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#10 by Bowl Game Anomaly // Sep 13, 2009 - 12:05pm

Actually, the two players are very comparable. Tark had already achieved far more success than Cutler has, so his trade is actually even more astonishing. Trading away Cutler pales in comparison to the Tark trade. (Tark brought back 2 1sts and 2 2nds, which is worth a bit more than what the Bears gave up for Cutler. 2 2nds > Orton + 3rd)

Because there were fewer teams when Tark played, I'll compare Tark's top-5 rankings to Cutler's top-10 rankings.

Before he was traded, Tark was a starter for 6 years and a 2-time Pro Bowler. His passer rating was top-5 once in those years. His passing-yards-per-game was top-5 once. His YPA was top-5 in two of those years. His completion% was top-5 in 3 of those years. His TD% was top-5 in three of those years. His INT% was top-5 in two of those years. Total top-5 rankings in the metrics I selected: 12.

Cutler has started for slightly less than 2 1/2 years as made the Pro Bowl once. His passer rating has never been top-10. His passing-yards-per-game was top-10 once. His YPA was top-10 twice. His completion% has never been top-10. His TD% has never been top-10. His INT% has never been top-10. Total top-10 rankings in the metrics I selected: 2.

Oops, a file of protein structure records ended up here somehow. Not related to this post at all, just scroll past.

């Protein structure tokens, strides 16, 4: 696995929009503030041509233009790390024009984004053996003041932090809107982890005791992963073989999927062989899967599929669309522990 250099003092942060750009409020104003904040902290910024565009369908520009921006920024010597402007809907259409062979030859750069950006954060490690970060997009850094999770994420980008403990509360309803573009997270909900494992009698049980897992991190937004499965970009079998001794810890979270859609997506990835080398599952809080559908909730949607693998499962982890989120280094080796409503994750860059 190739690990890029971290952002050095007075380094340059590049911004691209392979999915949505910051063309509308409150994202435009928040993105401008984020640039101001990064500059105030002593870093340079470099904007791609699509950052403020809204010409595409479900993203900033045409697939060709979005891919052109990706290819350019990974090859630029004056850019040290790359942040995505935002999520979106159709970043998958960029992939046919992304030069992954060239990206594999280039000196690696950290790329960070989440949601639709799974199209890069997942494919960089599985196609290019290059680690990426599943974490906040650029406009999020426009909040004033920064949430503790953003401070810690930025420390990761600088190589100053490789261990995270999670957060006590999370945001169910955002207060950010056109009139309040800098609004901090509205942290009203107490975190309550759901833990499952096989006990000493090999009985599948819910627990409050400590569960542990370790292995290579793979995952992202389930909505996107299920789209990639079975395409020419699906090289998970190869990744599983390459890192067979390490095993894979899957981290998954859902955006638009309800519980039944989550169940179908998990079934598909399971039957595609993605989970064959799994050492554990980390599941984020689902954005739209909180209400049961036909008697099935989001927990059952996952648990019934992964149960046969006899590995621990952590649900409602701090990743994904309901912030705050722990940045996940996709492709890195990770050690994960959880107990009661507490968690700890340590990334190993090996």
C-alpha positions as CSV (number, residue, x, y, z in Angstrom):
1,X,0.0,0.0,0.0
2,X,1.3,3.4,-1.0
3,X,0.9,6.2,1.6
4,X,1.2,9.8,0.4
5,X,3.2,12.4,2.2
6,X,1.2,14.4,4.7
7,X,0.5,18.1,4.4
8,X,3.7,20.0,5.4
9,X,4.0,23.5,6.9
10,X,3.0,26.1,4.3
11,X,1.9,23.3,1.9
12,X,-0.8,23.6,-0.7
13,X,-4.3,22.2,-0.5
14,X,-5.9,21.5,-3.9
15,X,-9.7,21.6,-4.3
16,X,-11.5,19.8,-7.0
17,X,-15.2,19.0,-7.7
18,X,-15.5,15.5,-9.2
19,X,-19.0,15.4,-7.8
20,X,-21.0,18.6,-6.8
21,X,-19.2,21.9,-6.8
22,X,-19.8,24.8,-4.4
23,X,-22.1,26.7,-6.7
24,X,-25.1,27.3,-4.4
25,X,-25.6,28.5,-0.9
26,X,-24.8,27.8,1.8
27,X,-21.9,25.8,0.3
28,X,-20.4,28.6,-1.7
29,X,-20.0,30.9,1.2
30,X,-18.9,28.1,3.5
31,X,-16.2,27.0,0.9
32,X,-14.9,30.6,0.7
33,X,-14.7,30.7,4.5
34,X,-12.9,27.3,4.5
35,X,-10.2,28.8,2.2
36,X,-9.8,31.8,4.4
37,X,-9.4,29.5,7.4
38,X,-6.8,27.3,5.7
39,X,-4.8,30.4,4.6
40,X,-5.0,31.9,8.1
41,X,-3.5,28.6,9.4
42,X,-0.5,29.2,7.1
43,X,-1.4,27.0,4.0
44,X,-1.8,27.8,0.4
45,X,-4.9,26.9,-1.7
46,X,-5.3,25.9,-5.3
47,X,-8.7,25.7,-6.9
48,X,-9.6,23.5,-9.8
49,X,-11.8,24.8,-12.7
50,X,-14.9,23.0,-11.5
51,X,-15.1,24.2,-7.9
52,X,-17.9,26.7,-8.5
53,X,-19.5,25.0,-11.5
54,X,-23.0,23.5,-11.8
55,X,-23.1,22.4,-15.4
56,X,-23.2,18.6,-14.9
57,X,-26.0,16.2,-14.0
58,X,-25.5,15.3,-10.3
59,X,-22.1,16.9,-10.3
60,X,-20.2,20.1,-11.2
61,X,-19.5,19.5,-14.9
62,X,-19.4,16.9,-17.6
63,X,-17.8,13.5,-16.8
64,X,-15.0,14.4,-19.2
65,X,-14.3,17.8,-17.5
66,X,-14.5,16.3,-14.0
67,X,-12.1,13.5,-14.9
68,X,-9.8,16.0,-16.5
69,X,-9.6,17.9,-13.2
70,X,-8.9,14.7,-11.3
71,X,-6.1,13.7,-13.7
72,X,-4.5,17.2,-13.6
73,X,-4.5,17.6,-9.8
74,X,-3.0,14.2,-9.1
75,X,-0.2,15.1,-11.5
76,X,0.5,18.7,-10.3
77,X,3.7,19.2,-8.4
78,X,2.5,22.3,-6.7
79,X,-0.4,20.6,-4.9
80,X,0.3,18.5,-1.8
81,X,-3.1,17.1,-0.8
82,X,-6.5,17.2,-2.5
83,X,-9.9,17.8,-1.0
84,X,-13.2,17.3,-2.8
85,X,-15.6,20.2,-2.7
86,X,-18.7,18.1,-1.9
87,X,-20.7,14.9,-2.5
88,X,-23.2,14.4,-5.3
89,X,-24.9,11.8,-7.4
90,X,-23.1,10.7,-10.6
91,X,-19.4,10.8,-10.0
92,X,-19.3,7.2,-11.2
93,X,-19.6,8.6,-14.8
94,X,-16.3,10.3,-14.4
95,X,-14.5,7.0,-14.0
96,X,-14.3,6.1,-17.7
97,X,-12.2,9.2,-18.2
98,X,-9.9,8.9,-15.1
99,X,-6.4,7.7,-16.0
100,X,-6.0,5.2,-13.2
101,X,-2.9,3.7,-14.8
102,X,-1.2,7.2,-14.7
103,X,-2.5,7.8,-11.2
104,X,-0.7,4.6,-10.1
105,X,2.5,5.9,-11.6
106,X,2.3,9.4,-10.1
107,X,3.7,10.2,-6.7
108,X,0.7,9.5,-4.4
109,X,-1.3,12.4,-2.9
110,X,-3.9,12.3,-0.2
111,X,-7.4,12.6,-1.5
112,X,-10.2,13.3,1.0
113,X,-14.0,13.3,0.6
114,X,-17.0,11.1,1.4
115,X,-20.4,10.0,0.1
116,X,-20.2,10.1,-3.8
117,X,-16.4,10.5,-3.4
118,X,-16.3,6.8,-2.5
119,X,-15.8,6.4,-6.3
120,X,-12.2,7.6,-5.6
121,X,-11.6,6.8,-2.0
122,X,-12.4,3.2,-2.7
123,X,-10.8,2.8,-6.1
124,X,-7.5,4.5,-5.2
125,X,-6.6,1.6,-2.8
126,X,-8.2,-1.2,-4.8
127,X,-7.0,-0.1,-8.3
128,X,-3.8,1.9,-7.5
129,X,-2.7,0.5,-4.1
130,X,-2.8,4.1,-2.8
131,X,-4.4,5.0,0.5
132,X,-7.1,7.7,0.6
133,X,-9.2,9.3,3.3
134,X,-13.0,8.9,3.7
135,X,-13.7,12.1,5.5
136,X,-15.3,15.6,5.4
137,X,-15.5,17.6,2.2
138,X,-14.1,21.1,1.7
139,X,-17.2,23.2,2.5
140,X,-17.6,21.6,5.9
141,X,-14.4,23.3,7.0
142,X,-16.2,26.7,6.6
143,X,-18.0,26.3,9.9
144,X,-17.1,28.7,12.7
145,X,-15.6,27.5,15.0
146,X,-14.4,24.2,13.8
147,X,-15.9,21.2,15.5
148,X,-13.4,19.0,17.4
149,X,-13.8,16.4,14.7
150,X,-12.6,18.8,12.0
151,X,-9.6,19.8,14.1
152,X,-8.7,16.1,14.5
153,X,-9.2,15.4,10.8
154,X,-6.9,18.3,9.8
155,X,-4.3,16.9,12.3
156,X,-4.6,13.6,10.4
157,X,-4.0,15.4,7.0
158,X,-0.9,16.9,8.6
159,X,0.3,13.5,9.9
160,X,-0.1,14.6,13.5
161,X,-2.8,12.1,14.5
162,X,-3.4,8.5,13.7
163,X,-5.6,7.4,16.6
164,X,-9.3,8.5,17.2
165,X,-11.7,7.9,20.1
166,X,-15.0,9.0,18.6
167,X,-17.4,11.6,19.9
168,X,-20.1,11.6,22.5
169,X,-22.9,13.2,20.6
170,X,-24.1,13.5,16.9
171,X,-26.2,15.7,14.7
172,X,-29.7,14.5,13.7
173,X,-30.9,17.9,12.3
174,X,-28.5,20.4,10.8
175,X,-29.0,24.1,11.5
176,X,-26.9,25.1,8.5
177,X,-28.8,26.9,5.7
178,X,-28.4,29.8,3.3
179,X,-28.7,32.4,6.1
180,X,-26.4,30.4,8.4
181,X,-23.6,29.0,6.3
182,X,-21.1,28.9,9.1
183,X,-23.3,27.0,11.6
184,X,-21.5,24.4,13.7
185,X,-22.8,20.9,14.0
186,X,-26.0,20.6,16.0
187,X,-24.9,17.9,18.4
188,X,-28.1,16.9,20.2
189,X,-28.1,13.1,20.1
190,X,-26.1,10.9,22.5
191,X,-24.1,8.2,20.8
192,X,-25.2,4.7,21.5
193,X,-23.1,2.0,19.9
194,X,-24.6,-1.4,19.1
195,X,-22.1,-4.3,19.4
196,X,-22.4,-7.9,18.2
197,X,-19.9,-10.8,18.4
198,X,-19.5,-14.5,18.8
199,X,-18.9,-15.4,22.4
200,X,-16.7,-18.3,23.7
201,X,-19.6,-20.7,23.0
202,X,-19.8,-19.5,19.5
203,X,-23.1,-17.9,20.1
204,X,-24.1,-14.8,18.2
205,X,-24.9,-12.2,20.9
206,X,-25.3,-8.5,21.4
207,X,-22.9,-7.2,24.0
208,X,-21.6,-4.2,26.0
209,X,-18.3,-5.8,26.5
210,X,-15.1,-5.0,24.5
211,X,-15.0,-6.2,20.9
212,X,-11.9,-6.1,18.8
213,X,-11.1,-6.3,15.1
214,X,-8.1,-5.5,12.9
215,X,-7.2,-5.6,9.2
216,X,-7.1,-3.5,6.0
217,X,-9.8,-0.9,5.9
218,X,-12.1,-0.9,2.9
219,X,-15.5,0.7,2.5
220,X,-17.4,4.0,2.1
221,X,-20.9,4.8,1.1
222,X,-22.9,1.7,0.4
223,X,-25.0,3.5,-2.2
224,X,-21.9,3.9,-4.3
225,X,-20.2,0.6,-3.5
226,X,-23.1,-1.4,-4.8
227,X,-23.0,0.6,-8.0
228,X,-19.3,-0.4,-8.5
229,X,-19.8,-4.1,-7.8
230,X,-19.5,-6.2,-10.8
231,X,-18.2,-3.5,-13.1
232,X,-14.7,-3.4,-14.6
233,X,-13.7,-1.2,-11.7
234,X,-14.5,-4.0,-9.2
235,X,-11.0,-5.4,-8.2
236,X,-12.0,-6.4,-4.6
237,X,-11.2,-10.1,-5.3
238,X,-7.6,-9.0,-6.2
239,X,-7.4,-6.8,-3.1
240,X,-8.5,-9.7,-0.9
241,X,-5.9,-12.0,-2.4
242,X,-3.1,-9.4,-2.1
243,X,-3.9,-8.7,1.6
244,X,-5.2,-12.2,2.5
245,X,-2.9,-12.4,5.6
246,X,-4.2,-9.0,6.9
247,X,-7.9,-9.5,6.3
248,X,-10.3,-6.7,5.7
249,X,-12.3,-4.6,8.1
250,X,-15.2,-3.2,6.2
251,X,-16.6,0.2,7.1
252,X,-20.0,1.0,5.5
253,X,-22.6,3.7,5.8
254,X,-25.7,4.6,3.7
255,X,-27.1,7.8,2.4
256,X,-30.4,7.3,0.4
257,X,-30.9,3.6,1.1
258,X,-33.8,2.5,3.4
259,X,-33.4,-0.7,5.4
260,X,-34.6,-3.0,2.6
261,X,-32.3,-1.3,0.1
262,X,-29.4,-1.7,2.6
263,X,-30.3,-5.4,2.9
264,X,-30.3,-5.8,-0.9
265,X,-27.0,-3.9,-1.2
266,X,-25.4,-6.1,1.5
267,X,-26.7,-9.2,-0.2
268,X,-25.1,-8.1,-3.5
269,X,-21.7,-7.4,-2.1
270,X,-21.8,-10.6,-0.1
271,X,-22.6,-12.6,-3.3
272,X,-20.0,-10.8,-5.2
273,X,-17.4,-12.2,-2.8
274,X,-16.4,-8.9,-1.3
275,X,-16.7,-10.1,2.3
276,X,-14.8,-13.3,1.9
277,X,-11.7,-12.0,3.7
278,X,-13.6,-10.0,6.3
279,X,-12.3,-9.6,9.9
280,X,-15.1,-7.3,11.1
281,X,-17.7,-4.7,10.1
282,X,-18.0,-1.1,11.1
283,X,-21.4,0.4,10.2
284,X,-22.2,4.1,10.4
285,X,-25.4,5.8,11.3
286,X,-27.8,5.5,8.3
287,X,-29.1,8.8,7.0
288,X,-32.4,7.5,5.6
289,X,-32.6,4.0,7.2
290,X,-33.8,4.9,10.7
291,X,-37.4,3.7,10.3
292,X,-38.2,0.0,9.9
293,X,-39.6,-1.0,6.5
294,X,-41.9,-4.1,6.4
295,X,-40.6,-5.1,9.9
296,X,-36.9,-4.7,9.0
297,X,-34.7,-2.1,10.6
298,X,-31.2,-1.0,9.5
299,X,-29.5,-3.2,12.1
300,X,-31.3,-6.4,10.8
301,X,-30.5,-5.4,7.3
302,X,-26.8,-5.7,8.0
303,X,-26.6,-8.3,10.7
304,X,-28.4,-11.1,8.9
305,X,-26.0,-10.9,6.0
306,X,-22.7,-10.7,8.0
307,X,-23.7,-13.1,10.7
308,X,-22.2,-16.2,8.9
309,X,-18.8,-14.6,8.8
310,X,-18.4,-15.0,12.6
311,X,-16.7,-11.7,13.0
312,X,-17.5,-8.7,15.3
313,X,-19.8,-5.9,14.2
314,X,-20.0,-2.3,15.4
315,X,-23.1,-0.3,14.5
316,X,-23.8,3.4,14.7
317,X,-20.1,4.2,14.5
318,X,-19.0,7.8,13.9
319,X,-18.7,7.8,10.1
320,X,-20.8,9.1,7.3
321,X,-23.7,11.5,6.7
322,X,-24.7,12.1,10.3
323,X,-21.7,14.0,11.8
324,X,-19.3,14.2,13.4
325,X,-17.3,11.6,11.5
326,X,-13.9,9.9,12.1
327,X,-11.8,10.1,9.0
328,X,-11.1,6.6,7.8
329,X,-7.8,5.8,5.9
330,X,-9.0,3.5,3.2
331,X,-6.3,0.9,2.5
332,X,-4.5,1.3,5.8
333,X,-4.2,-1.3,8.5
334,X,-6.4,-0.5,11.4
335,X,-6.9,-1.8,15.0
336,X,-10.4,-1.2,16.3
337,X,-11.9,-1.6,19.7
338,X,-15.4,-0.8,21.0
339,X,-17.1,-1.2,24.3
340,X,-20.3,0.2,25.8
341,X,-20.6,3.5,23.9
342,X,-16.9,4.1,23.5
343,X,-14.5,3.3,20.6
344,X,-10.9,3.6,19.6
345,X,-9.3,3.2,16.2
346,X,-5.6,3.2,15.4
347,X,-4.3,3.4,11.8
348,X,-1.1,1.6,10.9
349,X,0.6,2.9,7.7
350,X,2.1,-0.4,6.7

Add to that the fact that Tark was a serious running threat who ran for 300+ yards (in 14 games) five times in his first 6 years, putting up 22+ rushing yards per game five times (Cutler's career high in rushing yardage is 205 (in 16 games) and his rushing YPG has been around 12). Clearly no one could argue that Tark was not fully established as a supreme talent and a highly productive player. (They could only object to his win-loss record.) Cutler looks good, but he just doesn't have nearly the resume that Tark had.

I'm not trying to knock Cutler. I think Denver made a mistake to let him go and Chicago was lucky to get him. But if anything, Minnesota trading Tark away was more insane than Denver moving Cutler. Surprisingly, Minny made out alright. I seriously doubt Denver will even approach that kind of success over the next few years.